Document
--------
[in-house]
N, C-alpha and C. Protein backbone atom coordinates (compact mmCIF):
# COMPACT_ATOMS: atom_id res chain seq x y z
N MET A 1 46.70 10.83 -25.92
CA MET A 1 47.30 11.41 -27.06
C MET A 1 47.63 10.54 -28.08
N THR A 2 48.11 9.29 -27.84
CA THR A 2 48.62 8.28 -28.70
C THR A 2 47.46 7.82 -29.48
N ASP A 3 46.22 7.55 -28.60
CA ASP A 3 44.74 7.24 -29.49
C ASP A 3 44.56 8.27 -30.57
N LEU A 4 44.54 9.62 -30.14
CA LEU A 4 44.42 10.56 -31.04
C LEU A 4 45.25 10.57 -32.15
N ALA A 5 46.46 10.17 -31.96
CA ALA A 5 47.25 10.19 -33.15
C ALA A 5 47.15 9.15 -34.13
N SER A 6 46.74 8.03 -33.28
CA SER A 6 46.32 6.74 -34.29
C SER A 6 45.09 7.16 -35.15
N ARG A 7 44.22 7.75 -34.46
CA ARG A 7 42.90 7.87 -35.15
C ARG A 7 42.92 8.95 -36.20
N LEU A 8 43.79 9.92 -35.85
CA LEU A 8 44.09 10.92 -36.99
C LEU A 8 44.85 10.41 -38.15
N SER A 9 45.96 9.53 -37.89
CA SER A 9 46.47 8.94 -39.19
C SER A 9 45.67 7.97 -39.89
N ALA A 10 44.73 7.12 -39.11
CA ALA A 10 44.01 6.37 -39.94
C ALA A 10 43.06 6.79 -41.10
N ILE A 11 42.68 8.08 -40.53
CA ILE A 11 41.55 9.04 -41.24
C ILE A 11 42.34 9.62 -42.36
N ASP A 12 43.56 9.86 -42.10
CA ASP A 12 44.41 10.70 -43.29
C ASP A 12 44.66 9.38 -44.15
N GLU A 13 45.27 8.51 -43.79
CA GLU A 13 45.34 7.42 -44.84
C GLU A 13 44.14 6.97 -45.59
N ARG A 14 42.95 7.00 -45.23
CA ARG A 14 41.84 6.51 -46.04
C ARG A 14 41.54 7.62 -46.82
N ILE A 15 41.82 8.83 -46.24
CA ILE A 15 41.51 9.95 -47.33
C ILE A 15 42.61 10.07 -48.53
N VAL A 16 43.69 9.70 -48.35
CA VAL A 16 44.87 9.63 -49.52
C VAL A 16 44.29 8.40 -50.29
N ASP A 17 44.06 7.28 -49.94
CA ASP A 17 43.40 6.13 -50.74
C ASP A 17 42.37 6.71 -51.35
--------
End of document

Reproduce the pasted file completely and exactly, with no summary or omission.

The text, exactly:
[in-house]
N, C-alpha and C. Protein backbone atom coordinates (compact mmCIF):
# COMPACT_ATOMS: atom_id res chain seq x y z
N MET A 1 46.70 10.83 -25.92
CA MET A 1 47.30 11.41 -27.06
C MET A 1 47.63 10.54 -28.08
N THR A 2 48.11 9.29 -27.84
CA THR A 2 48.62 8.28 -28.70
C THR A 2 47.46 7.82 -29.48
N ASP A 3 46.22 7.55 -28.60
CA ASP A 3 44.74 7.24 -29.49
C ASP A 3 44.56 8.27 -30.57
N LEU A 4 44.54 9.62 -30.14
CA LEU A 4 44.42 10.56 -31.04
C LEU A 4 45.25 10.57 -32.15
N ALA A 5 46.46 10.17 -31.96
CA ALA A 5 47.25 10.19 -33.15
C ALA A 5 47.15 9.15 -34.13
N SER A 6 46.74 8.03 -33.28
CA SER A 6 46.32 6.74 -34.29
C SER A 6 45.09 7.16 -35.15
N ARG A 7 44.22 7.75 -34.46
CA ARG A 7 42.90 7.87 -35.15
C ARG A 7 42.92 8.95 -36.20
N LEU A 8 43.79 9.92 -35.85
CA LEU A 8 44.09 10.92 -36.99
C LEU A 8 44.85 10.41 -38.15
N SER A 9 45.96 9.53 -37.89
CA SER A 9 46.47 8.94 -39.19
C SER A 9 45.67 7.97 -39.89
N ALA A 10 44.73 7.12 -39.11
CA ALA A 10 44.01 6.37 -39.94
C ALA A 10 43.06 6.79 -41.10
N ILE A 11 42.68 8.08 -40.53
CA ILE A 11 41.55 9.04 -41.24
C ILE A 11 42.34 9.62 -42.36
N ASP A 12 43.56 9.86 -42.10
CA ASP A 12 44.41 10.70 -43.29
C ASP A 12 44.66 9.38 -44.15
N GLU A 13 45.27 8.51 -43.79
CA GLU A 13 45.34 7.42 -44.84
C GLU A 13 44.14 6.97 -45.59
N ARG A 14 42.95 7.00 -45.23
CA ARG A 14 41.84 6.51 -46.04
C ARG A 14 41.54 7.62 -46.82
N ILE A 15 41.82 8.83 -46.24
CA ILE A 15 41.51 9.95 -47.33
C ILE A 15 42.61 10.07 -48.53
N VAL A 16 43.69 9.70 -48.35
CA VAL A 16 44.87 9.63 -49.52
C VAL A 16 44.29 8.40 -50.29
N ASP A 17 44.06 7.28 -49.94
CA ASP A 17 43.40 6.13 -50.74
C ASP A 17 42.37 6.71 -51.35